Curb appeal is king
First impressions are everything. That’s one of the major conclusions made by Remodeling magazine’s 2019 Cost vs. Value report, an annual ranking of home improvement projects with the best and worst average return on investment, or ROI. Exterior projects represent 9 out of the top 10 projects with the best ROI, reinforcing the value of curb appeal to potential buyers and, as a result, home values.
The Back Story
The report, which is in its 32nd year, is compiled by polling contractors on the prices they charge for projects and asking real estate agents for estimates of the value certain renovations add to a home’s selling price.
Best Projects for ROI
Coming in at number one on the list is garage door replacement. On average, homeowners will recoup a whopping 98.3% of their renovation dollars by upgrading the look of their home with this noticeable exterior upgrade. Second on the list is manufactured stone veneer with an average 95% ROI. The minor kitchen remodel, at number three, is the only interior project that lands itself in the top ten. Decks, siding, windows, and doors fill out the other seven slots, as seen in the chart below.
Worst Projects for ROI
Large interior renovations and room additions don’t pay off nearly as well. Midrange-priced major kitchen and bath remodels bring in an ROI of 62% and 67% respectively. These types of upgrades are done to taste which makes their appeal subjective and deeply dependent on the individual buyer. As the report explains, “One person’s elegant new kitchen or bath will be viewed by a range of other prospective buyers as tacky and outdated and in desperate need of a reset.”
Room additions fared even worse. Adding a midrange-price master suite recoups an average of 59% while an upscale version comes in at 50%, making it the worst return on investment in the report. Patios are also a relatively poor investment, recouping only 55% of the cost and coming in second to last.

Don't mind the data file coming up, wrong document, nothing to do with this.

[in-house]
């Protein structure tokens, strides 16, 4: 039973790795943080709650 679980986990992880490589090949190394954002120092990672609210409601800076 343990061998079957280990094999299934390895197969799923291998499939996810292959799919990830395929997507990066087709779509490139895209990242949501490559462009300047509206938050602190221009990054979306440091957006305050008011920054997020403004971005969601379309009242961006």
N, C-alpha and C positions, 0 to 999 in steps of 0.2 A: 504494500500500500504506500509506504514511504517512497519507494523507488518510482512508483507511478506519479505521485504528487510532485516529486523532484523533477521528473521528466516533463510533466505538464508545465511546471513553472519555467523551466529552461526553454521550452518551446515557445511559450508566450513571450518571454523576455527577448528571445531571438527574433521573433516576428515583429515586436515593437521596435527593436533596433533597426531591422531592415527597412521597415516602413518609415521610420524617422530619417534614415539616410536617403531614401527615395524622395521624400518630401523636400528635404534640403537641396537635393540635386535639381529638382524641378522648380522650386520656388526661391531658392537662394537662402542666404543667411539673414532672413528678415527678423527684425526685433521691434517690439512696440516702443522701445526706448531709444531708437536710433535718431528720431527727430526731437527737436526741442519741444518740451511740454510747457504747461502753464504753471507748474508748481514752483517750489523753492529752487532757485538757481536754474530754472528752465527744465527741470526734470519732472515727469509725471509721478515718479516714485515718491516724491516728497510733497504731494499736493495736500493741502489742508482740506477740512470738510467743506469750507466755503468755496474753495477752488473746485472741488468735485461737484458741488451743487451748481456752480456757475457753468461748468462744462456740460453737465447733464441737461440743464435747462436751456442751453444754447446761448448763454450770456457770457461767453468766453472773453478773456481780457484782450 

To get a more detailed breakdown of national data based on region, you can use the tools available on the site here.
Overall returns on investment are up only slightly from last year even as the value of most home improvement projects increased almost across the board. This is probably due to the sometimes significant increase in the cost of materials, most likely caused by newly imposed tariffs on steel and other goods. Nevertheless, Remodeling Magazine interprets the trends in ROI to reflect a robust remodeling industry. The report also showed a slight uptick in ROI on upscale remodeling projects, a sign of consumer confidence in the economy.
The Cost vs. Value report encourages homeowners to “think like a broker”, pointing out that real estate valuations are largely affected by the opinions of brokers who see the significant impact that curb appeal has on their clients’ level of interest in a home. At the same time, return on investment should not be a homeowners’ only consideration when making choices about home renovation projects. Other important factors should include level of craftsmanship, the long-term durability of materials, the health and safety of occupants, and, we would add, the enjoyment they will stand to gain from improvements they make to their home.
Watch Remodeling Magazine’s short video summary of the report’s main takeaways:
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